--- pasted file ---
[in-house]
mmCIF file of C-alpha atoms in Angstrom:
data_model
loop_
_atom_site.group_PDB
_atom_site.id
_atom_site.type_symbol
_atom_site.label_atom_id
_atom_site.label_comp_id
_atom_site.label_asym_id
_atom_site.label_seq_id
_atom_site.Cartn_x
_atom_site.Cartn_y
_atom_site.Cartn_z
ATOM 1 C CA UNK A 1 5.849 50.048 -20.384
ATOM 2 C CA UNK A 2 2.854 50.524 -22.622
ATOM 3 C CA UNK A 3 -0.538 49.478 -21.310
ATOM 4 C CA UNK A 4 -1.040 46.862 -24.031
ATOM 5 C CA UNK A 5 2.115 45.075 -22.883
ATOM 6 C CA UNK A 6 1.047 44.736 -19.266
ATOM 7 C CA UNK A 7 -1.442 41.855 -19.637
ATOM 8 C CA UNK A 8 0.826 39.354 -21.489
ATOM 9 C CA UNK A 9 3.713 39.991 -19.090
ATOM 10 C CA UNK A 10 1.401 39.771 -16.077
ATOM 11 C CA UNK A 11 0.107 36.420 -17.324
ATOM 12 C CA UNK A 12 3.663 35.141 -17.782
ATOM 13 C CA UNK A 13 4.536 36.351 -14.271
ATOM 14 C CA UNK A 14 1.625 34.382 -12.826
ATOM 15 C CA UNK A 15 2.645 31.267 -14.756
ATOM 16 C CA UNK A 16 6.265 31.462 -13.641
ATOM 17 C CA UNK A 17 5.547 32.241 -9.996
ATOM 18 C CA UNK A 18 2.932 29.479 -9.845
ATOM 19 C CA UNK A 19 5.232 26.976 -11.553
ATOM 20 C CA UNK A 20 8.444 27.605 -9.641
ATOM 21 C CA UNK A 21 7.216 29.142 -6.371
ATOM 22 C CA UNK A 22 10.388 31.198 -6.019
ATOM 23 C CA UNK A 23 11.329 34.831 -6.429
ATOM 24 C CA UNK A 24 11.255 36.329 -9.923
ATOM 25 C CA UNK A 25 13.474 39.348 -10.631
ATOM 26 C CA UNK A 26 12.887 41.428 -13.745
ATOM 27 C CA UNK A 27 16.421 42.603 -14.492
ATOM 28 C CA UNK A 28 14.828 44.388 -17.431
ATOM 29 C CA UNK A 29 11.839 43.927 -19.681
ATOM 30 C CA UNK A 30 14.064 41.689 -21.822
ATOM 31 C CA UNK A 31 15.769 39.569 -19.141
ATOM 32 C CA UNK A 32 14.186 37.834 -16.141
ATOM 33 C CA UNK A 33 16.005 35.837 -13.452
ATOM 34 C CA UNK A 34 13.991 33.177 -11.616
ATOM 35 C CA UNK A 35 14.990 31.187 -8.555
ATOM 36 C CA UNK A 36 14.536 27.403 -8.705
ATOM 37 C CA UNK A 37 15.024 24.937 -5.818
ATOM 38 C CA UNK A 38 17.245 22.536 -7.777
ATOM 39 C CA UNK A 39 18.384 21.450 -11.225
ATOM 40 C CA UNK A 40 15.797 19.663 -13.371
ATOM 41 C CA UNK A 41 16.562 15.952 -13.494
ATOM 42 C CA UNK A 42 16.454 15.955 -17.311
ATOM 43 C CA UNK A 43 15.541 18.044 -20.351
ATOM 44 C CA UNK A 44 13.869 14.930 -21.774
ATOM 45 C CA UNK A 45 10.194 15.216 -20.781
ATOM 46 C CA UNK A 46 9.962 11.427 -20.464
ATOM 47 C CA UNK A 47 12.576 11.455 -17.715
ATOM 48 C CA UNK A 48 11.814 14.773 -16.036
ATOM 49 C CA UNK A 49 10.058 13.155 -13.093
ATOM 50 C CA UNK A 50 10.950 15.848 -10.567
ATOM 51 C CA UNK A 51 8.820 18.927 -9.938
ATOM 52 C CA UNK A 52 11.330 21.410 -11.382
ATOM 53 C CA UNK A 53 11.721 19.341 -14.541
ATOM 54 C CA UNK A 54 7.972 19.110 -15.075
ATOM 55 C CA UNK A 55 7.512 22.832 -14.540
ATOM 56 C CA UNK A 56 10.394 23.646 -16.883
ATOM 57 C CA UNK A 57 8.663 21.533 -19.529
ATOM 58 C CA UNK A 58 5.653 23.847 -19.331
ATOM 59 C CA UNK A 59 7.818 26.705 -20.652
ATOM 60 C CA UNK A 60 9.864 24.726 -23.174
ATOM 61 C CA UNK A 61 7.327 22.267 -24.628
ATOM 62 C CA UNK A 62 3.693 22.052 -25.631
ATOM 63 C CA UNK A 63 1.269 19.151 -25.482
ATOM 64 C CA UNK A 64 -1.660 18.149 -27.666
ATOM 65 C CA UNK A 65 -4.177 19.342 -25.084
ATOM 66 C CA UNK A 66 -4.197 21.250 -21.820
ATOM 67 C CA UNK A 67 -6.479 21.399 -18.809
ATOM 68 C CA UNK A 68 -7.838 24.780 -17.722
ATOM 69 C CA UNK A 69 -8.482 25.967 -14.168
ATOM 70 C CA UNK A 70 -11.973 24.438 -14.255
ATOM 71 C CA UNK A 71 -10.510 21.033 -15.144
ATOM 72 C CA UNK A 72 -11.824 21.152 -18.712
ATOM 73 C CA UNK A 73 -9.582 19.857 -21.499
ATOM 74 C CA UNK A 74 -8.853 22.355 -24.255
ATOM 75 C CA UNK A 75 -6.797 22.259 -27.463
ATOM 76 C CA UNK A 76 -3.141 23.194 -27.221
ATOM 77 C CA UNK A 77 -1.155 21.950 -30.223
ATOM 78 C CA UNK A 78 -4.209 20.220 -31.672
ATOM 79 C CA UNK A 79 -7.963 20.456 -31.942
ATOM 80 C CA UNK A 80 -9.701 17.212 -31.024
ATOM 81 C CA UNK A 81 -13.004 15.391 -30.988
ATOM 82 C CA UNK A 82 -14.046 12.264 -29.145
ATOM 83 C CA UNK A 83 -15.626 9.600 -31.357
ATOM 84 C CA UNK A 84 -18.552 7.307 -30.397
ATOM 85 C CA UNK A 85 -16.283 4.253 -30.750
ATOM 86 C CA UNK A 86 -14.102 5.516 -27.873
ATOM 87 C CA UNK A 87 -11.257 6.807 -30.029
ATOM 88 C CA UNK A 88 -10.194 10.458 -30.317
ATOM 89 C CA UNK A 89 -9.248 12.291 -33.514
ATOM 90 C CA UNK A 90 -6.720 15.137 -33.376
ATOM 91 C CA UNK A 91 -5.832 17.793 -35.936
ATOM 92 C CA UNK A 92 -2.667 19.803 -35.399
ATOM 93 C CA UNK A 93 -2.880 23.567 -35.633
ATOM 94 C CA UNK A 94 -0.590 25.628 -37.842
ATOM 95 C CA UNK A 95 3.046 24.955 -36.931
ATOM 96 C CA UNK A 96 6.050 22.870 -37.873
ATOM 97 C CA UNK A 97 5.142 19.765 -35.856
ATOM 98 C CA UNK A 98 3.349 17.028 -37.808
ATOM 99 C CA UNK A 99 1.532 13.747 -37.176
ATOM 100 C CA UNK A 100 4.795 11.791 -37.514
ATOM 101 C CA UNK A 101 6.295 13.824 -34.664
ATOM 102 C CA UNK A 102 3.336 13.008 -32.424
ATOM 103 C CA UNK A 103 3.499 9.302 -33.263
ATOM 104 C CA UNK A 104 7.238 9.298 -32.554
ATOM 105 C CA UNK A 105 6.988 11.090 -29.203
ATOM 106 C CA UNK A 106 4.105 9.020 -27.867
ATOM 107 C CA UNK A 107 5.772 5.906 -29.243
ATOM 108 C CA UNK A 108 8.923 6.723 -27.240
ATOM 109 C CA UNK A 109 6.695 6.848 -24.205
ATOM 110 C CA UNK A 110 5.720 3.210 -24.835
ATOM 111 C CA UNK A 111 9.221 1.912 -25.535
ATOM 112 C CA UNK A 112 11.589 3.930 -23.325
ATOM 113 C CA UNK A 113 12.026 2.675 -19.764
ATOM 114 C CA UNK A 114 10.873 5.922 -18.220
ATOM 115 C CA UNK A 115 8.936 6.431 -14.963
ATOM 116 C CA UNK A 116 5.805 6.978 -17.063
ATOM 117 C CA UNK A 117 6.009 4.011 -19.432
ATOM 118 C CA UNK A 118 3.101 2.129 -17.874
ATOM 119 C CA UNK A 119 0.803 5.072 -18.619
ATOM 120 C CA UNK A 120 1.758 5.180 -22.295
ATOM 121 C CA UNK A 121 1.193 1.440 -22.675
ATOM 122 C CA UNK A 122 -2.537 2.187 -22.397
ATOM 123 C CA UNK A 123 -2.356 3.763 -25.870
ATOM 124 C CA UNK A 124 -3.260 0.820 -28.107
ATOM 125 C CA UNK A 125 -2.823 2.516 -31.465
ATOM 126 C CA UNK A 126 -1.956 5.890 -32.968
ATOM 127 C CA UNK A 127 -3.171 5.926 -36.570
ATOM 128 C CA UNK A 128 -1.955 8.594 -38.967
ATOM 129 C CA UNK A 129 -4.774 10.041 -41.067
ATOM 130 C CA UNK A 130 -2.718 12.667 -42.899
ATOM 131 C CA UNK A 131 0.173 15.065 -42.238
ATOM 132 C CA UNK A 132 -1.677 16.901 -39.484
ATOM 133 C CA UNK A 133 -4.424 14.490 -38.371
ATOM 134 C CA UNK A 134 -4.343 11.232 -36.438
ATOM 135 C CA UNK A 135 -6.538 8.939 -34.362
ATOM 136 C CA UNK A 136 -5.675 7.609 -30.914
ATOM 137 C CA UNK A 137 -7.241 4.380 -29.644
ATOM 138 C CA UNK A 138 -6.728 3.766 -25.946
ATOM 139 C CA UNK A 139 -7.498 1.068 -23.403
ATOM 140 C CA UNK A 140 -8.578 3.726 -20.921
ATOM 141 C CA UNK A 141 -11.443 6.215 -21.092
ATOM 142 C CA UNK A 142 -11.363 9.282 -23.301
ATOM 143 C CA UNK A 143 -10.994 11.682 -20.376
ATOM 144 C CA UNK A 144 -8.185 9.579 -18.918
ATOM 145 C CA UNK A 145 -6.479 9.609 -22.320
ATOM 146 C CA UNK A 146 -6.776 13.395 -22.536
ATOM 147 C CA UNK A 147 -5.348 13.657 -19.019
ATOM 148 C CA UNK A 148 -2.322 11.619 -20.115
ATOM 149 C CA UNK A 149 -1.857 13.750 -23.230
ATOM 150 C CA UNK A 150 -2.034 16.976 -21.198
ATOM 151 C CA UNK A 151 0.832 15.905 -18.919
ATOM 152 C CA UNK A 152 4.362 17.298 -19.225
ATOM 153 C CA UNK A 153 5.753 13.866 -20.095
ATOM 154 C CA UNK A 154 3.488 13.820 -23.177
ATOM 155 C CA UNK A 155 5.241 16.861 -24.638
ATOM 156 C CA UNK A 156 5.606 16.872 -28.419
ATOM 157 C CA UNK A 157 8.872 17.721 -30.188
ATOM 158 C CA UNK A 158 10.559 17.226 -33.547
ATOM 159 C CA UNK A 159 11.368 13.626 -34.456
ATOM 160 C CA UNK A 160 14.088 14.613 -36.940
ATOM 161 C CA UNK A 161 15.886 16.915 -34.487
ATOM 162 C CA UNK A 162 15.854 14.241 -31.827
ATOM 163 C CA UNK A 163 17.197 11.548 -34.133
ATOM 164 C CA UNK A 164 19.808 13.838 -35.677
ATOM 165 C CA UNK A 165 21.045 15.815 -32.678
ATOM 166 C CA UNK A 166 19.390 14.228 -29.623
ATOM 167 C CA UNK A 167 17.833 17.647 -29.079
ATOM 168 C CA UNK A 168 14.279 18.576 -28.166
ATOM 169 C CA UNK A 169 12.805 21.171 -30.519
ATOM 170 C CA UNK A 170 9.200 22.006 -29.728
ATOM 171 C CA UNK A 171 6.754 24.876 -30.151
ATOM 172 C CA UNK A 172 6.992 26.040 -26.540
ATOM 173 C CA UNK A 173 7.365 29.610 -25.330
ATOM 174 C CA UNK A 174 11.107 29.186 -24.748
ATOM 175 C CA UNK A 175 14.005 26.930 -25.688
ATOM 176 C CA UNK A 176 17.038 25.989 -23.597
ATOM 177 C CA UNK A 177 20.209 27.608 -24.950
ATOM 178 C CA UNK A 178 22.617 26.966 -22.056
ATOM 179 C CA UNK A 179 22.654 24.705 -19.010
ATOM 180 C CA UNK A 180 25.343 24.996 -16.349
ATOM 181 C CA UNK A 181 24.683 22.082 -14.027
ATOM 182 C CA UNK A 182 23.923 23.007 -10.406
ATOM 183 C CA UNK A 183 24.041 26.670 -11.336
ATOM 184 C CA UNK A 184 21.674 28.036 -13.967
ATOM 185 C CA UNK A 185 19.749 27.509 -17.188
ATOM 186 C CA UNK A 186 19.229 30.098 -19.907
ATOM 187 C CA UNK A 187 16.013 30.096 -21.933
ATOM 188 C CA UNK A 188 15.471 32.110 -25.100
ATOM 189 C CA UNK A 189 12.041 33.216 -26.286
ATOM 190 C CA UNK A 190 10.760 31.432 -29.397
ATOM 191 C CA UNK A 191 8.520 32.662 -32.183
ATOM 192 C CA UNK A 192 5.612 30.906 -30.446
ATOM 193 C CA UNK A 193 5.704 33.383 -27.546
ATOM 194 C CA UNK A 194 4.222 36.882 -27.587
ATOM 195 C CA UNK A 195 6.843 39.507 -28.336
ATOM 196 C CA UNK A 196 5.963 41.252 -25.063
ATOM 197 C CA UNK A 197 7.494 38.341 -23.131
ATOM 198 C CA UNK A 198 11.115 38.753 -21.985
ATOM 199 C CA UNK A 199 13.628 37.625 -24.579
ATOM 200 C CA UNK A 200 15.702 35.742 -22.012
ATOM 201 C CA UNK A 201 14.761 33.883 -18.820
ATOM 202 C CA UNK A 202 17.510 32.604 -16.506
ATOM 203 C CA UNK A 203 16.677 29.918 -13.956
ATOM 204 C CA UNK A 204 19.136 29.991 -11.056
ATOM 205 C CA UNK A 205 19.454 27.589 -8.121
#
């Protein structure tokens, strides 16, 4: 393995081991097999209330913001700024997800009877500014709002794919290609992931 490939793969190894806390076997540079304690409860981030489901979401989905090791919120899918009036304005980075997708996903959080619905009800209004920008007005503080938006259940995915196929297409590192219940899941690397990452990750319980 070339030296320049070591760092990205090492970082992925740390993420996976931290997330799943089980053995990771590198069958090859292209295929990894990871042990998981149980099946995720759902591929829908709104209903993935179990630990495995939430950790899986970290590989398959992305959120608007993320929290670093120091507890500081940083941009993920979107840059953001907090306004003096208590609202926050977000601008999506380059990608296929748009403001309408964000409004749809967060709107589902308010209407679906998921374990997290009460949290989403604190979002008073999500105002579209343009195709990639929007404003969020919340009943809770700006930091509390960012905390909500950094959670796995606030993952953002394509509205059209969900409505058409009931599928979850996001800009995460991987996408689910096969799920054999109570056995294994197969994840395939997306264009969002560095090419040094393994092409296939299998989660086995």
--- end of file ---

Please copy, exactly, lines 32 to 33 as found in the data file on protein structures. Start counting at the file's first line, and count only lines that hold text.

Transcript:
ATOM 18 C CA UNK A 18 2.932 29.479 -9.845
ATOM 19 C CA UNK A 19 5.232 26.976 -11.553